Currently, vehicle owners are taxed for their use of the road network. These taxes are based on fuel consumption by petrol vehicle owners (through petrol excise duty), and on kilometres travelled by diesel vehicle owners (through road user charges). This is designed to match the costs of the roads to those who use them, and raises more money for further projects when people drive more. A variable fuel tax based on the price of petrol would reduce the link between tax and road use.

I’m not sure why this is a bad thing. Make hay while the sun shines surely?

Another unintended consequence arises in times of slow economic growth. Before the recent price falls, the last signficant petrol price fall was in 2008 during the global financial crisis. A variable fuel tax would have taxed people more at a time of increasing unemployment and uncertainty.

This isn’t the case now.

A further obstacle is that fuel prices vary across the country. It would be unfair to levy different tax rates on road users based solely on where they are located.

That isn’t what we are advocating.

Alternatively, a tax could be levied at the point of entry into New Zealand, but this would not be practical as there is a lag between when the tax is collected (when the price might be high) and when the fuel is purchased in the market (by which time the price might be low).

We aren’t suggesting a new tax, simply a larger increase than the existing fuel excise than the 3c a litre the Government will implement in July.  As petrol rises again above a certain threshold, remove the “extra” increase.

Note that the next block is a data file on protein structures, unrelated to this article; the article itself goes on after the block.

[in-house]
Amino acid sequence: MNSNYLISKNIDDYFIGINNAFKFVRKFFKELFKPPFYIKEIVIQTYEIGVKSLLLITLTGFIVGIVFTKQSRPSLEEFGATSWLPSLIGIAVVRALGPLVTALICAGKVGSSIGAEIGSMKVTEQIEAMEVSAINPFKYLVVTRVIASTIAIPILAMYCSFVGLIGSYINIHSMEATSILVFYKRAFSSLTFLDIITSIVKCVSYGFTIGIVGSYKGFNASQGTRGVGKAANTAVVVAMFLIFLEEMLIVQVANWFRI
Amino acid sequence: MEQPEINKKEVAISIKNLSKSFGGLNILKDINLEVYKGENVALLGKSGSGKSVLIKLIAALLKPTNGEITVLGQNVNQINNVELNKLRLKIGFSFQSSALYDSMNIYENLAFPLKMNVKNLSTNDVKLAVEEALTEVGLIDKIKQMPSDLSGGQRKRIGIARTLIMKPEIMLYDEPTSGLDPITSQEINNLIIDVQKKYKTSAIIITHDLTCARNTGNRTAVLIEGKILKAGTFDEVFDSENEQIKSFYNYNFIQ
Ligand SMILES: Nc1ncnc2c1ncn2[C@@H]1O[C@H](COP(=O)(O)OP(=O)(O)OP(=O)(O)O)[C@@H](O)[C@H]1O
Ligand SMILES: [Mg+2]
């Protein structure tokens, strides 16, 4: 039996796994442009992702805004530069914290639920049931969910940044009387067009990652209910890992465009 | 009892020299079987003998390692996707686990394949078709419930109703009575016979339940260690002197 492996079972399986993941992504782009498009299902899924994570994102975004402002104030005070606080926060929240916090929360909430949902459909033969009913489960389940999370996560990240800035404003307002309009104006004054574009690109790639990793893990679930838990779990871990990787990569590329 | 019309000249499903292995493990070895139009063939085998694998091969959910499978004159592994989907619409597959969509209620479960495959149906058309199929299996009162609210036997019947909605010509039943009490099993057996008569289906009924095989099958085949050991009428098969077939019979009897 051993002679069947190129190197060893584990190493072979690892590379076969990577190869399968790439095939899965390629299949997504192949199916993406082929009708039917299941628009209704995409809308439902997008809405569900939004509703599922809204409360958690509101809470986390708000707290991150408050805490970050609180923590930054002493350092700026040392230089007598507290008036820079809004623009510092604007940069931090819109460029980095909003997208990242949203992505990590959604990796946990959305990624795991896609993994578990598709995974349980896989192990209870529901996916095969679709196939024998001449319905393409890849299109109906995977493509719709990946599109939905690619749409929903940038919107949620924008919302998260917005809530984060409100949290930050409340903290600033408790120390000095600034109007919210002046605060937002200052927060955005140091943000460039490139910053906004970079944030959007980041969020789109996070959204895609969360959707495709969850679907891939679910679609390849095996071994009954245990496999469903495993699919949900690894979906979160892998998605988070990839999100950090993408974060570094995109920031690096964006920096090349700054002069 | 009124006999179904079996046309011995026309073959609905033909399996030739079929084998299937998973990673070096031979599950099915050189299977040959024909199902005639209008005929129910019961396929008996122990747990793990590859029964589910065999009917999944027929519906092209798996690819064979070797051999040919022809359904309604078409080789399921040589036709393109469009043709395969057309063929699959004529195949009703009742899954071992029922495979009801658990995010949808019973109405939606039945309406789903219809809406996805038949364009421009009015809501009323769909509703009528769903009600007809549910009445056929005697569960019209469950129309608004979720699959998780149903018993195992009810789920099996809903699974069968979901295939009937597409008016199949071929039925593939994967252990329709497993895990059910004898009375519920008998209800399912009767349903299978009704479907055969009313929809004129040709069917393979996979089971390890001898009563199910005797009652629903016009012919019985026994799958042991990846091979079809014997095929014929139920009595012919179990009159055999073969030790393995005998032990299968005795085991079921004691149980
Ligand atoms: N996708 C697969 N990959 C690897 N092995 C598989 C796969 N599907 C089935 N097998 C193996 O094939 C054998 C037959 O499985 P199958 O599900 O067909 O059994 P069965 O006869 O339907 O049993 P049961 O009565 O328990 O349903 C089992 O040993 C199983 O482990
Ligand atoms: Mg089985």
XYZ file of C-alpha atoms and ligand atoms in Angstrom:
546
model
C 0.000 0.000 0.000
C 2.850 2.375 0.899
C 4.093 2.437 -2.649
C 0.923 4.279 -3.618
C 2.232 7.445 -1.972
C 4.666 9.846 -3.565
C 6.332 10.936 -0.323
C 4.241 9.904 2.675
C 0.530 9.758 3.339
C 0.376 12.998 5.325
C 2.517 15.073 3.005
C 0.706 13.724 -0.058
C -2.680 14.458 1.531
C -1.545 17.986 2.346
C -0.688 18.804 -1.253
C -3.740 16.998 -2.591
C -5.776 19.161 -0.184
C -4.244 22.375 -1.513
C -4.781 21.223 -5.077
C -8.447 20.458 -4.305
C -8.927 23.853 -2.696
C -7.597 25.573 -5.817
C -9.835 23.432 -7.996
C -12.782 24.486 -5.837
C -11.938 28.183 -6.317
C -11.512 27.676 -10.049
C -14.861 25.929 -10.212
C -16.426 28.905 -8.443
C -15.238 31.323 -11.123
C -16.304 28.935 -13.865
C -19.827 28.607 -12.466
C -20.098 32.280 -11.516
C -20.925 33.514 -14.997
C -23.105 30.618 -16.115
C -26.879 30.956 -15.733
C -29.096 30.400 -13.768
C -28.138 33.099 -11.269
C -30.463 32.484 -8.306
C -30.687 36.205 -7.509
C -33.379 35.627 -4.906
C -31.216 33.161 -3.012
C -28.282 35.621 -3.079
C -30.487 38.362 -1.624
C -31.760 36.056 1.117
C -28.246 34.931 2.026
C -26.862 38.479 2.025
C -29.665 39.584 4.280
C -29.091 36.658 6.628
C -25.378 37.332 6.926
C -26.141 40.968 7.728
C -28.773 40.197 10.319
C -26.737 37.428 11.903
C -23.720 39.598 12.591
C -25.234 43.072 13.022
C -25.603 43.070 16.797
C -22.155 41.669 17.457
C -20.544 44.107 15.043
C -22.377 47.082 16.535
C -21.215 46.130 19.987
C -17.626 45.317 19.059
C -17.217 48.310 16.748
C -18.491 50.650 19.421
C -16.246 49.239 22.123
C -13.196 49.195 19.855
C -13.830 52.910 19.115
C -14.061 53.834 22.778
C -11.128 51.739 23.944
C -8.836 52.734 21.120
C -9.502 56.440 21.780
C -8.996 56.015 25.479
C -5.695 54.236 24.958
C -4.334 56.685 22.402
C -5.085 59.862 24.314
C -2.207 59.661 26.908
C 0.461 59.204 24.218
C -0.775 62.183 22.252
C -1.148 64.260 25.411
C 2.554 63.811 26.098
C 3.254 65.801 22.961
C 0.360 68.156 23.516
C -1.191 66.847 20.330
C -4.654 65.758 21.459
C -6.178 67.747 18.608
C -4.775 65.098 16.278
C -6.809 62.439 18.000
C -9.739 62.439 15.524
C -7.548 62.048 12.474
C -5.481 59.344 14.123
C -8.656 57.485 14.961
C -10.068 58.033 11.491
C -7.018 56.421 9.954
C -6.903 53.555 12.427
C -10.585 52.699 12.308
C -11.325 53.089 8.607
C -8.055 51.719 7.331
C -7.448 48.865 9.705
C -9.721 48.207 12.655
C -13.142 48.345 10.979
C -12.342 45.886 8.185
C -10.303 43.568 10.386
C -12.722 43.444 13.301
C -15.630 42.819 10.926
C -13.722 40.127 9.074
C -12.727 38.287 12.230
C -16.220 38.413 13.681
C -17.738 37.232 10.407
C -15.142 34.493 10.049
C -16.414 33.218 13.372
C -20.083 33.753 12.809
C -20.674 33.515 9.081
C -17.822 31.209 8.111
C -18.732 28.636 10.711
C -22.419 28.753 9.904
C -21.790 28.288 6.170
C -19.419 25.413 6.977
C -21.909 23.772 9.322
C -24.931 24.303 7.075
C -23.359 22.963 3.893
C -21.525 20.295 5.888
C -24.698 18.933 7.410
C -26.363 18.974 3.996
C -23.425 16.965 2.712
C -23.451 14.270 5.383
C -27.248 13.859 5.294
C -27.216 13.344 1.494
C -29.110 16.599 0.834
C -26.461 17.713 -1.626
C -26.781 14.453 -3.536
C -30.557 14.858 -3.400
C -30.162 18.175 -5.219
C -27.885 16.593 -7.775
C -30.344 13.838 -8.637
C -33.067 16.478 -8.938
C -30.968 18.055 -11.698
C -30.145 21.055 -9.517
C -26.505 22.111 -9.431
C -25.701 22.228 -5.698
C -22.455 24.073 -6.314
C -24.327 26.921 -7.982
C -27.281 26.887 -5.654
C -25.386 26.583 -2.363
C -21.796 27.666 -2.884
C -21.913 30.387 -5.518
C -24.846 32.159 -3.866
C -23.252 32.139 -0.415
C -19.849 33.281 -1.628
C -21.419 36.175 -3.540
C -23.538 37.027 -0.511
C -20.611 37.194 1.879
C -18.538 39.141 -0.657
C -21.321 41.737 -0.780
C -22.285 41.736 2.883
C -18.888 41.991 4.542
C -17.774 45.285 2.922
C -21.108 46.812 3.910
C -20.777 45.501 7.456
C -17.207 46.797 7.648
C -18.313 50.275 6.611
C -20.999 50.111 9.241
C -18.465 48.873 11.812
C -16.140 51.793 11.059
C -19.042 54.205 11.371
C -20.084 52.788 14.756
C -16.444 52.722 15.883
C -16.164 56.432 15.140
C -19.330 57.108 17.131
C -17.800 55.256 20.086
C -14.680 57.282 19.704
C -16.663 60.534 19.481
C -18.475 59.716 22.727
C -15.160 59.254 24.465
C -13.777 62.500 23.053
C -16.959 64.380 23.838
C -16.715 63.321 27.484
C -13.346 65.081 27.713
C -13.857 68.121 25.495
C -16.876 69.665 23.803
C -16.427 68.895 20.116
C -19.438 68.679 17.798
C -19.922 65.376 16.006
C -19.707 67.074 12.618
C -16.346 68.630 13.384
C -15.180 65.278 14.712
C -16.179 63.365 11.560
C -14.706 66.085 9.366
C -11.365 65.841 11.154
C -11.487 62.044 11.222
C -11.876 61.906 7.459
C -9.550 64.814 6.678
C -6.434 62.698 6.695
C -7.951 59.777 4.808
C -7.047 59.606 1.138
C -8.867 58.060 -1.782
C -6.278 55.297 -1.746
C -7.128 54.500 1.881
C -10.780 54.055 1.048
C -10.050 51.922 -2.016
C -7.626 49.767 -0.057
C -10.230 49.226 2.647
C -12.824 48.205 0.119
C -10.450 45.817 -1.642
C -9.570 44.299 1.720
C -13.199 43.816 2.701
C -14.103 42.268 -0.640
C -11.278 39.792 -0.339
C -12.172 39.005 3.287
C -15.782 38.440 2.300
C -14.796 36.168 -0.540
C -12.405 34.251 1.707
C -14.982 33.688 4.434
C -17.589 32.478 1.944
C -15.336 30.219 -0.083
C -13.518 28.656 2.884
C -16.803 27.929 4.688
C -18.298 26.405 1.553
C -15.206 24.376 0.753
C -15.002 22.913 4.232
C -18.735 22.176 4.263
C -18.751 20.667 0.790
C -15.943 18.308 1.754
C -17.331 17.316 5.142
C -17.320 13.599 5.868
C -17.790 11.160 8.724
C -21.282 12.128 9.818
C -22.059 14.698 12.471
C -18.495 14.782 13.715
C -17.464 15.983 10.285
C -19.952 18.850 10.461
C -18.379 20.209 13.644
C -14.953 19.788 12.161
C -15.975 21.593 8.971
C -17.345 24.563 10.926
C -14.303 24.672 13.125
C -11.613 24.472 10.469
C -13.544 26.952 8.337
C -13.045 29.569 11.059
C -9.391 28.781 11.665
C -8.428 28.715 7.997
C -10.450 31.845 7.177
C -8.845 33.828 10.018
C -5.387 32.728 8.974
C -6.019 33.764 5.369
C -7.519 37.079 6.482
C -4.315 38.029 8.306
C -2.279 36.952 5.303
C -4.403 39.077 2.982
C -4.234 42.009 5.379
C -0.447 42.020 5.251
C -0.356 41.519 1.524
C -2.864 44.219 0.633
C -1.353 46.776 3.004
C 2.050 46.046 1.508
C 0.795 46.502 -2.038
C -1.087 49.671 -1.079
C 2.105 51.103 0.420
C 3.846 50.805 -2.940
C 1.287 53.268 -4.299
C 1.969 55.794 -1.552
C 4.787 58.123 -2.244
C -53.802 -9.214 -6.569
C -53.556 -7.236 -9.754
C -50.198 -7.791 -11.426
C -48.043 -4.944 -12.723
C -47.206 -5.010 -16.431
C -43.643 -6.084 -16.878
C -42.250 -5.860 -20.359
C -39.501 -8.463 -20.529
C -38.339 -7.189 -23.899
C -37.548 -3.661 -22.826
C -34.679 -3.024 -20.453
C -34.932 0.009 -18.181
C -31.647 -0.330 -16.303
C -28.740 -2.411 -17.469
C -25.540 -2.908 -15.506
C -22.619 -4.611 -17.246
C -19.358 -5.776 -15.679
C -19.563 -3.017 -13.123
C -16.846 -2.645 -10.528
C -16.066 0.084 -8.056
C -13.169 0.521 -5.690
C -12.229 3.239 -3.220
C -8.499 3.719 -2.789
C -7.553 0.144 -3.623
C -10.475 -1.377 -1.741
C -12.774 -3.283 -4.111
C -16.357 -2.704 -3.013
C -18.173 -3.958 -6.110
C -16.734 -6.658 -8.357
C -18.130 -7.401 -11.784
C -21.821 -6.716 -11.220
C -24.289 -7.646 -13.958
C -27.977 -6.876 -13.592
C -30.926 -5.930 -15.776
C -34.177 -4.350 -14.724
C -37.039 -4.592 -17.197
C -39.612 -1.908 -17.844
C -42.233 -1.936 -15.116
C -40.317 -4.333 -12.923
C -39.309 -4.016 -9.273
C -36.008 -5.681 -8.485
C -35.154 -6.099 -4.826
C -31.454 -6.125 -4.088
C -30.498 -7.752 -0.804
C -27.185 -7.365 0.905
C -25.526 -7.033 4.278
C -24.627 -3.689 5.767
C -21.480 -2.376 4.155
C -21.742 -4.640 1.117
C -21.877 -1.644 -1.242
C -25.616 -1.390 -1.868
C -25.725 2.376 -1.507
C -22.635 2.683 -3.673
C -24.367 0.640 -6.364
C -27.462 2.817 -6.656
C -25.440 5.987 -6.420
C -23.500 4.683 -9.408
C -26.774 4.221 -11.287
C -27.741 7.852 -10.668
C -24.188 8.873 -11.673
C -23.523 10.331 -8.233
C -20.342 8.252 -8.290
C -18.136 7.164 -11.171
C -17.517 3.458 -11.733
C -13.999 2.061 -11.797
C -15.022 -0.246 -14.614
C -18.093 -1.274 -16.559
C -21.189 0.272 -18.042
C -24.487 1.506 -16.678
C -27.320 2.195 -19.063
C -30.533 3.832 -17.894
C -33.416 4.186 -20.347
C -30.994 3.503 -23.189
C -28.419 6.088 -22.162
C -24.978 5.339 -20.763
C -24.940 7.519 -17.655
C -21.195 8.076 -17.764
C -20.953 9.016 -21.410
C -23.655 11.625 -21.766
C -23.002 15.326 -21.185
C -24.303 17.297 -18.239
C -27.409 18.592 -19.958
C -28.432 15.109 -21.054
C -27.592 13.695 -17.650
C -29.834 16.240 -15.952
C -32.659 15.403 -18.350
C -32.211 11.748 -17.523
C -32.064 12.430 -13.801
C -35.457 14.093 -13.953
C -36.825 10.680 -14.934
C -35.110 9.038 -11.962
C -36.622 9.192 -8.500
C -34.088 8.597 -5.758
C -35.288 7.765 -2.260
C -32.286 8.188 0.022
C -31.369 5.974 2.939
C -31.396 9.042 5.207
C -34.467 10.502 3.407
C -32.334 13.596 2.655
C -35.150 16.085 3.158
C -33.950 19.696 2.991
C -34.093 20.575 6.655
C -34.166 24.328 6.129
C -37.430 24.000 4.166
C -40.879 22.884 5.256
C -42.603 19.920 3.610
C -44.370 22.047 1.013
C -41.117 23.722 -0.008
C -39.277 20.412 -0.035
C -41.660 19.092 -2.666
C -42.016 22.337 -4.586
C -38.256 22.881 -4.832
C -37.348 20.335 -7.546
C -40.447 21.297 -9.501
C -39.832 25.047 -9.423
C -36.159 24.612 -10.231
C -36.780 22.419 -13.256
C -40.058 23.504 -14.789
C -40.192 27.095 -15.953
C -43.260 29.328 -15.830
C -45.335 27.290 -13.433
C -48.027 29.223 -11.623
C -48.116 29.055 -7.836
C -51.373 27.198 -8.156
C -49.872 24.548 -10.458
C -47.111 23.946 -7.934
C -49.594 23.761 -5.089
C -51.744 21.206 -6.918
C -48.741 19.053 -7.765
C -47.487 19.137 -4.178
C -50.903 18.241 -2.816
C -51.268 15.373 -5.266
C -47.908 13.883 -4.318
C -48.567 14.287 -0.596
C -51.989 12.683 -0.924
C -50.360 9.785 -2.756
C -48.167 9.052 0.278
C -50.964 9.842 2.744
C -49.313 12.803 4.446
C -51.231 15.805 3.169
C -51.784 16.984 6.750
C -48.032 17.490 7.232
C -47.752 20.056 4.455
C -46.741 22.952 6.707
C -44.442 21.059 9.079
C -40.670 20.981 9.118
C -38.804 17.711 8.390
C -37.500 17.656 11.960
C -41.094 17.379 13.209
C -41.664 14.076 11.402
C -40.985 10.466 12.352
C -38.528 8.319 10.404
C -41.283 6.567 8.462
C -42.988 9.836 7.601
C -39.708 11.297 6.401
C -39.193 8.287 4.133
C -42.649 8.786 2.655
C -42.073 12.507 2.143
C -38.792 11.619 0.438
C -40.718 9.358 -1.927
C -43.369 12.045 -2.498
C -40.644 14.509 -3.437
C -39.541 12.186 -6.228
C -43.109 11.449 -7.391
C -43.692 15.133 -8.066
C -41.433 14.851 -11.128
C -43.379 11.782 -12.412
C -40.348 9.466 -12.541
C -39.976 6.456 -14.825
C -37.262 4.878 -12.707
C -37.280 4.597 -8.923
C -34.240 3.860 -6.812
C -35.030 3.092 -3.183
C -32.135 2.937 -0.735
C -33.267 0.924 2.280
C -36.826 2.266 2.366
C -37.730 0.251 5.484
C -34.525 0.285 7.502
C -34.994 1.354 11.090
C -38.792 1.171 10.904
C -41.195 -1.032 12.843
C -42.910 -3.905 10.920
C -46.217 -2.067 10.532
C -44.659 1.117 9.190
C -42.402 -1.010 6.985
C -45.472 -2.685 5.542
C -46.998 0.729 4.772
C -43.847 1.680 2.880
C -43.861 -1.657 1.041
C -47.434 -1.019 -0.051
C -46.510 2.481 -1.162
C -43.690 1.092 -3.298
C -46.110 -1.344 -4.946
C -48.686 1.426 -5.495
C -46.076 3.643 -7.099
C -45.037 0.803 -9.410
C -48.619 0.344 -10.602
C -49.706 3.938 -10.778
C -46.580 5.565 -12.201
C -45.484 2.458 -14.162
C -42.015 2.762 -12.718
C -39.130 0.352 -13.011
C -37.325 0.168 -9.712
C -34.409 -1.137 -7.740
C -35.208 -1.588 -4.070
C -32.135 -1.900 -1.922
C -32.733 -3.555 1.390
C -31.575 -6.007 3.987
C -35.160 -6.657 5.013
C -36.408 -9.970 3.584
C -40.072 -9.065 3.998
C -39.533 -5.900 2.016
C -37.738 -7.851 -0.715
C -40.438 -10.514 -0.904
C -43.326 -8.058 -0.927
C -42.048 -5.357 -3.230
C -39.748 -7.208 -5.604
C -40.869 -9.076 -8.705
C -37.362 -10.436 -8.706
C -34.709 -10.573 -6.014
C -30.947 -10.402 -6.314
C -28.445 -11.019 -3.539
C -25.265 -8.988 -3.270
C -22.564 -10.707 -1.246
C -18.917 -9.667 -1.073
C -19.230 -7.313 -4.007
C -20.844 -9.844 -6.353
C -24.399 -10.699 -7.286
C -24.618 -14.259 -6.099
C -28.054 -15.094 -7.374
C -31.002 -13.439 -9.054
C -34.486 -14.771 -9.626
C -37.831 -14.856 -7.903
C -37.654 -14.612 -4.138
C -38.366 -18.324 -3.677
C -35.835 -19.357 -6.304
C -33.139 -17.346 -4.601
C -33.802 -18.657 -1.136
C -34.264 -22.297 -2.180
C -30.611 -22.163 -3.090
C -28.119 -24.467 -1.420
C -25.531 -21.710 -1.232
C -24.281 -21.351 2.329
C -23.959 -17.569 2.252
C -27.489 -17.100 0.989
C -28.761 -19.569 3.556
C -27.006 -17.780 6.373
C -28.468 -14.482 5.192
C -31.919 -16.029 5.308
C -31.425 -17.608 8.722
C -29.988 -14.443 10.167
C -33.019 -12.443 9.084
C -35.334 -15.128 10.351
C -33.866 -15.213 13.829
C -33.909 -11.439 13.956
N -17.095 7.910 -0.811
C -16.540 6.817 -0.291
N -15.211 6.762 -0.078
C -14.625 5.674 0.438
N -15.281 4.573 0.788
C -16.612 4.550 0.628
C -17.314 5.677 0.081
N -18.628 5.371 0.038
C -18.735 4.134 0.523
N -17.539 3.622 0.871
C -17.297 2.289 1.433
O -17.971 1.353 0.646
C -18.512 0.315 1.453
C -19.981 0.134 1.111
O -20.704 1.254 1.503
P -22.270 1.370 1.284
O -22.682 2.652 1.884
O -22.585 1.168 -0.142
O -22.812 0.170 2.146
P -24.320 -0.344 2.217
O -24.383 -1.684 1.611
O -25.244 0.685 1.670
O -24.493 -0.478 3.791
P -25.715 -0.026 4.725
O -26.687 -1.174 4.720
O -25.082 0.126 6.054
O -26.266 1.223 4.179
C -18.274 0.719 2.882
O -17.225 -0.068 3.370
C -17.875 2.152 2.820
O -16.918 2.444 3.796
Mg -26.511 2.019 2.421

A variable fuel tax also discourages competition, where companies selling petrol at lower prices would face higher taxes.

This is false.  The amount of fuel tax would be the same for every retailer around the country.

I note your point on the need to address climate change. The Government is committed to reducing transport related emissions and reliance on traditional fossil fuels. Through the Government Policy Statement on land transport 2015, the Government has increased investments in walking, cycling and public transport in part to reduce environmental impacts including climate change. Additionally , the Government has committed to an exemption from road user charges for electric vehicles until 2020.

The investments mentioned are insignificant compared to the multi-billion dollar spend up on new Roads of National Significance, which only make the country more reliant on imported fossil fuels.

Overall, a disappointing response from the Minister.  As it turns out, the Minister has been too slow off the mark to take advantage of the five year low. Instead the petrol companies themselves seem happy to be making extra profits, prompting the Minister to put them “on notice”.

Airport Rail Update

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There has been speculation in recent weeks that Auckland Transport is now favouring a light rail solution over heavy rail, but recently Auckland Transport announced in a joint statement with NZTA that the critical Kirkbride Road intersection for “either light or heavy rail”.